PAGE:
DuJour Navigation

Being John Silver

No parrots or eye patches here. In the gritty, Michael Bay-produced Black Sails, Luke Arnold takes on a notoriously treacherous crew

Luke Arnold’s got his coif to thank for his success. Those long locks have helped him land a number of roles, including his most recent as John Silver on Black Sails, Starz’s ambitious new pirate drama premiering January 25.

“I think that it’s been great for my career that these historical epics keep popping up,” the Australian-born actor told DuJour during a recent stop into our office. “As an actor, you can either try and chase every role or you know which roles you’re right for. For me, I kept the long hair and suddenly all these roles came along.”

Here, we chat with Arnold about his new series, his history with pirates and what his mane is up to next.

Be honest: this isn’t your first gig as a pirate, is it?

My first job in the industry was choreographing sword fights for a Peter Pan film a couple of years ago. In high school, I had learned sword fighting in order to play Romeo in a community theater production, and the guy who taught me had a job on the film. I went to check it out, and by the end of the day I was working full-time and did ten months.

What is it about pirates that people find so interesting?  From Black Sails to Captain Phillips, there’s something piratey in the air.

I think it’s a lot of things: It all deals with political stuff that is still relevant today—quite a lot at the moment. The whole idea with Black Sails is that we’re getting away from this fantasy idea of pirates that’s been around for so long. When you go back to what it was really about, it was the beginning of democracy and these were guys were turned away by their countries, but they also realized that they could get a much better deal in this new pirate life. Every ship was its own democracy with everyone voting; the captain of the ship only had rule during battle. And I think it’s always tempting to think you could give your boss the finger and head off to make it on your own.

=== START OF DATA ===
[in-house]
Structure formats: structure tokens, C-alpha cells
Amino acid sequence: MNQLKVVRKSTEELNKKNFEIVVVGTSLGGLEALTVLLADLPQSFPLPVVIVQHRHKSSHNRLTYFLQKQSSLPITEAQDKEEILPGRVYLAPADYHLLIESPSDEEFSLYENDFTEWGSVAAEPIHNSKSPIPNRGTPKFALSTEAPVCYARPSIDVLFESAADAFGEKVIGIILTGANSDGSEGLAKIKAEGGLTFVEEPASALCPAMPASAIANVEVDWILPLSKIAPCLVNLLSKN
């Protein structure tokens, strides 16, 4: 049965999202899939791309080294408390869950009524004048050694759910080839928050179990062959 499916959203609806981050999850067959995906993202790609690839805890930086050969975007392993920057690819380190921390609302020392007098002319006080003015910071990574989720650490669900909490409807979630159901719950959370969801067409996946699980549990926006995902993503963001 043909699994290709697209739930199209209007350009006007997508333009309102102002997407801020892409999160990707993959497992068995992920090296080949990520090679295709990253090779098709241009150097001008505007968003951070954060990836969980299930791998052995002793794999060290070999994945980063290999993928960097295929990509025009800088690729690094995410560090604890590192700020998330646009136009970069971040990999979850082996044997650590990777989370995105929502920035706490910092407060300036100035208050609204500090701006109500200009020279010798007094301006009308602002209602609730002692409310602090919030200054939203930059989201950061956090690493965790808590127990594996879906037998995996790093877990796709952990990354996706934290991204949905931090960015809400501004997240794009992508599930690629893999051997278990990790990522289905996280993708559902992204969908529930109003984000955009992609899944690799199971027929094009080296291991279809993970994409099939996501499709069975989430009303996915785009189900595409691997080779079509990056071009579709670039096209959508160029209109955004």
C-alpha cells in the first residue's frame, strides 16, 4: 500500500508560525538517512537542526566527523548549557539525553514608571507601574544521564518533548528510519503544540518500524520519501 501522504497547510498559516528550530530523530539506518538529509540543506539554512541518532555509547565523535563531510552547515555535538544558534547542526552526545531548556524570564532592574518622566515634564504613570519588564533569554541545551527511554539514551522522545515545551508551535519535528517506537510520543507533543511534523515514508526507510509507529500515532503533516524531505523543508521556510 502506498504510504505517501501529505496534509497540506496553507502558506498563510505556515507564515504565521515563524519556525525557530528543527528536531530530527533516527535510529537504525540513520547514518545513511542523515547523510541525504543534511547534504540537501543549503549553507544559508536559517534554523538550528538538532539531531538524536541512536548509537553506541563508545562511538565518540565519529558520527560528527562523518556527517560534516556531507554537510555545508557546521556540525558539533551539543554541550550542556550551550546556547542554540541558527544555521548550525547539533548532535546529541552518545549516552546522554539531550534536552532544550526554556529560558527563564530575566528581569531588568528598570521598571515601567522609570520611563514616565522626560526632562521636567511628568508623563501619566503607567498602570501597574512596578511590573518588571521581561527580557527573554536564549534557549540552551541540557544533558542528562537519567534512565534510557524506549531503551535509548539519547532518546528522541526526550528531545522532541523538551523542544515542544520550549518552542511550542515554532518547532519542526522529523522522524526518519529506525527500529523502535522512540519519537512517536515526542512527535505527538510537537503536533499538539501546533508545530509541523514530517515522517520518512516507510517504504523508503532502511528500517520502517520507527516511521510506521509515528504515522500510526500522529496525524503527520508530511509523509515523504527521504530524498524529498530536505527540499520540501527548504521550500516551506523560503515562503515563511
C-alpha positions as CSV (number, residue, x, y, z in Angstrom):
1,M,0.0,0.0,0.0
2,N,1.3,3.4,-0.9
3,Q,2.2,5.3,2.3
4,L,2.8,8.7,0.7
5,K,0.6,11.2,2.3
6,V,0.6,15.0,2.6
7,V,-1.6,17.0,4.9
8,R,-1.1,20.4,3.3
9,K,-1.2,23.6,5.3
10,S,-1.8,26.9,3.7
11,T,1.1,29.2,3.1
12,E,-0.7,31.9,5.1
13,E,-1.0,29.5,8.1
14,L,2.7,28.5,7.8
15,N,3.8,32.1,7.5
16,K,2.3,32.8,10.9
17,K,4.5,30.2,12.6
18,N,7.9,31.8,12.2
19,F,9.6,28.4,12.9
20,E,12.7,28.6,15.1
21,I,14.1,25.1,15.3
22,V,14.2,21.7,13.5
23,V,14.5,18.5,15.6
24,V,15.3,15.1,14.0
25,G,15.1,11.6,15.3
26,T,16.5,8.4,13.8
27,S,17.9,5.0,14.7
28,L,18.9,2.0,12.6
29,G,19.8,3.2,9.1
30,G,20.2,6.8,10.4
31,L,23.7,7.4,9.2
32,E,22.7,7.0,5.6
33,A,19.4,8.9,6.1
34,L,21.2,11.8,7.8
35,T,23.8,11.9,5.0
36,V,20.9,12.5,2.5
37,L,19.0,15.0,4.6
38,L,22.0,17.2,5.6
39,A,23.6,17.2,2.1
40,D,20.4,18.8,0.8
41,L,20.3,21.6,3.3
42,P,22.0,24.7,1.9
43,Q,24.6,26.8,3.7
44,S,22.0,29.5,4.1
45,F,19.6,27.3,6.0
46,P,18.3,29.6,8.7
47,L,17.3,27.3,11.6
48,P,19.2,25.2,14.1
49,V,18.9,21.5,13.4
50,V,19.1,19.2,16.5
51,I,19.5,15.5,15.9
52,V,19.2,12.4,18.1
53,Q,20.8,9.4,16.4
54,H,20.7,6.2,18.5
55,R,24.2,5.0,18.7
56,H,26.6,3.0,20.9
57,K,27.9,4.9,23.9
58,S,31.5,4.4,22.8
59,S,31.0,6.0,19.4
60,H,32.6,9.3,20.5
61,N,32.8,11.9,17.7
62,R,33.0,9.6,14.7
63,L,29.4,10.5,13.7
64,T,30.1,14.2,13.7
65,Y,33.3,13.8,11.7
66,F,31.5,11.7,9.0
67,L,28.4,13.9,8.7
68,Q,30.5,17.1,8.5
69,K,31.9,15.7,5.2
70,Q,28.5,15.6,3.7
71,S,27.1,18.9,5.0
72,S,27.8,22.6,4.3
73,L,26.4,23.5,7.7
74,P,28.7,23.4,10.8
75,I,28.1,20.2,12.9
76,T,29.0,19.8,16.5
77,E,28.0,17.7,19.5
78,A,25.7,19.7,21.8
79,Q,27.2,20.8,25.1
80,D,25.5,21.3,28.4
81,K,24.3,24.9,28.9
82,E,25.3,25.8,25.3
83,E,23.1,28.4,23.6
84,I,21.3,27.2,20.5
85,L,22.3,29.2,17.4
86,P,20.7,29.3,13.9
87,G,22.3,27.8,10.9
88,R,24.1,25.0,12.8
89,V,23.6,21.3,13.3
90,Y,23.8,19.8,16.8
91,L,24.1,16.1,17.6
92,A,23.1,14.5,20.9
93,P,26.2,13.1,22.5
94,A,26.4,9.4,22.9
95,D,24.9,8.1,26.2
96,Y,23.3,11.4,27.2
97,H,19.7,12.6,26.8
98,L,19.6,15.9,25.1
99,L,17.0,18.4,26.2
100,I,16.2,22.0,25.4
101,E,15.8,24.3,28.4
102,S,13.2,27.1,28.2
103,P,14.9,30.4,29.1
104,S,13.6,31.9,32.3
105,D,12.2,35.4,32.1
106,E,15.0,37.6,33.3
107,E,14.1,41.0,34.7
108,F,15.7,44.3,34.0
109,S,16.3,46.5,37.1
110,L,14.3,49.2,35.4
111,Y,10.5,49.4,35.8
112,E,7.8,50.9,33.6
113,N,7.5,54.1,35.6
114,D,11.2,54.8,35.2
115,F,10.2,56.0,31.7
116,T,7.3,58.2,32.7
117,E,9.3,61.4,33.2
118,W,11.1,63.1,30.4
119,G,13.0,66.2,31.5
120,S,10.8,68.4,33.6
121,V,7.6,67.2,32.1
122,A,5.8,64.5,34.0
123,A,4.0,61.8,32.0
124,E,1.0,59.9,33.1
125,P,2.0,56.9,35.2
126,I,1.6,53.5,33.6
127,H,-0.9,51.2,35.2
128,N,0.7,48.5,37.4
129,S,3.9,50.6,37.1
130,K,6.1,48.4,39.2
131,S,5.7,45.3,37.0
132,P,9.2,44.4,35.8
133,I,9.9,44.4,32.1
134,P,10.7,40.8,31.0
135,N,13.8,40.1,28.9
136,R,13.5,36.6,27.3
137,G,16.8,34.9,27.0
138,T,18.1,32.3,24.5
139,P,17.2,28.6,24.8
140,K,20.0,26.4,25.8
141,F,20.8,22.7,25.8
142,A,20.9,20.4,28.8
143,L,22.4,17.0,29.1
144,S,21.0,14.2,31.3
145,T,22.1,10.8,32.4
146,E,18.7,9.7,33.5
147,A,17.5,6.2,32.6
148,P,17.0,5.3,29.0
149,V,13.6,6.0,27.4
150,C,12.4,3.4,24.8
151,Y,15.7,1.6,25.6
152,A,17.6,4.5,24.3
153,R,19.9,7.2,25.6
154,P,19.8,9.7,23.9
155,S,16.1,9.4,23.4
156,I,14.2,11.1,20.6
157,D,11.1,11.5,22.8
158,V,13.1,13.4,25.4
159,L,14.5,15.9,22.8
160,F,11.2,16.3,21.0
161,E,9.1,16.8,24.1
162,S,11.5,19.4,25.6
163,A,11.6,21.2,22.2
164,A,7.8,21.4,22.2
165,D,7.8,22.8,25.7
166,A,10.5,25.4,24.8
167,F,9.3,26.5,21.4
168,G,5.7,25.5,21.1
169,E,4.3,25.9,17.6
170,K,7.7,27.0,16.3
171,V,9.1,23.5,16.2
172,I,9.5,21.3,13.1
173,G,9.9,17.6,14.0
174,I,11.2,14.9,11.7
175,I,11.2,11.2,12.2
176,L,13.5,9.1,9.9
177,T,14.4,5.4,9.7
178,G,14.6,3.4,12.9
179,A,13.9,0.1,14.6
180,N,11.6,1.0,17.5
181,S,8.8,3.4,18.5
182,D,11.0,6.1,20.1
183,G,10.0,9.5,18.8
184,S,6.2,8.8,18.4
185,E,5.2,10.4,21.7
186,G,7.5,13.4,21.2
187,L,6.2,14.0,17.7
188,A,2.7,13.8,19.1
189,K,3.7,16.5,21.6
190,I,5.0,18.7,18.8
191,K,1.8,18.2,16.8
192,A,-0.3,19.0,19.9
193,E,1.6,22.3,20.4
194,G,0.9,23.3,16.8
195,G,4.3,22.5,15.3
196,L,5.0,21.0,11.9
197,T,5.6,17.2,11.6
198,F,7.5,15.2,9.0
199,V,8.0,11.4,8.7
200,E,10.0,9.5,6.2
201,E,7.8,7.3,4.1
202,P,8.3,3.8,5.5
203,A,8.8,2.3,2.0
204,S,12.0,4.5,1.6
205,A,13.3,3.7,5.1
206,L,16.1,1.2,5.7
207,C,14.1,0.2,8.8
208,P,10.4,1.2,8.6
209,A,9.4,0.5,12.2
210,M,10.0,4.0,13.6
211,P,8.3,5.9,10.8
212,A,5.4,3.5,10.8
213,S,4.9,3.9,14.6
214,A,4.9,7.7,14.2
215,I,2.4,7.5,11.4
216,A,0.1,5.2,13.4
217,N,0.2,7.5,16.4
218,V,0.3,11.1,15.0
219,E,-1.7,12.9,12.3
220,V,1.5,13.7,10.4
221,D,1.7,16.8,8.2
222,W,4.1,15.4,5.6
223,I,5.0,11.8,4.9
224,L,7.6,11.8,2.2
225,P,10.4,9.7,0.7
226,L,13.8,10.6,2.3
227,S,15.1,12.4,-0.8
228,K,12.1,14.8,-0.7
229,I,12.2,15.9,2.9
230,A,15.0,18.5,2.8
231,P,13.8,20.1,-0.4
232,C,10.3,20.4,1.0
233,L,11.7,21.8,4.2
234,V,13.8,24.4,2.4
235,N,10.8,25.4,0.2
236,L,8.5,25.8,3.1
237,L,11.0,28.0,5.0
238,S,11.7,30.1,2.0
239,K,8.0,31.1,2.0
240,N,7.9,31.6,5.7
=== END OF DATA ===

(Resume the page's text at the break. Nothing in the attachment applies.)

Are you any good at sea?

My uncle’s in the Navy, so we took a few day family trip when I was younger and I got really seasick. Since then, I’ve been on a boat a few times and I’ve actually have been good. During pre-production, we did take a three-mast ship out. We took all of the modern rigging off of it and had to work it ourselves and manually tack it.  That was one of the toughest things I’ve ever done, but I loved it.

What was appealing to you about playing John Silver?

I was actually in the running for a different character on the show. My auditions were for one of the other roles and then suddenly they started thinking they might bring me into the role of John.  It was really appealing to me, because he’s definitely not a clear-cut character, you’re not always sure where he’s coming from or what his objectives are. It’s an origin story: Long John Silver, we’ve all either read the book or seen incarnations of him in different films, and to do the first onscreen origin story for that character is just a dream.

What kind of research did you do for the role?

The big thing for all of us was using as is out there but also getting rid of the ideas of what pirates were beforehand. We all dug up as much historical research as we could find. It’s an ongoing process about discovering more about who these guys really were rather than the mythological version they turn into.

Your next role plays to a degree on your long hair as well, doesn’t it?

For some reason over the years, probably having my hair long, people would bring up a similarity between me and Michael Hutchence. As an actor, you have pipe dream roles, and this was always mine.  Every time I did have to cut my hair for a role, I was always worried thinking, Oh, what if an INXS thing happens? Lucky enough, I was playing a pirate with long hair when the green light happened on Never Tear Us Apart. I just started sending in takes before they were even casting, so by the time they started thinking about it, they had a full reel of me mocking up interviews and singing along to stuff and dancing.

You guys are filming, working on your second season already in a very serious show in a remote part of South Africa. What’s the mood like on set?

It’s actually really fun! It’s great because every time a director gets off the plane and steps on set, you see the excitement come on his face. It’s not like doing some of these other shows where you get a shot here and get into a van to do a shot somewhere else. Our whole world is right there on the back lot. You could be doing a scene in the brothel, and then you can walk across the street and do a scene in the tavern, then you walk down and jump in a rowboat out to sea—all that happens without ever breaking the reality of the world around you.

Black Sails premieres on Starz on January 25. Watch the first full episode here.



Meet the CEO Who Runs a Business While Sailing the World
Luxury on the High Seas: The Seaborne Cruise Experience
The Cast of Black Sails Perform at the McKittrick Hotel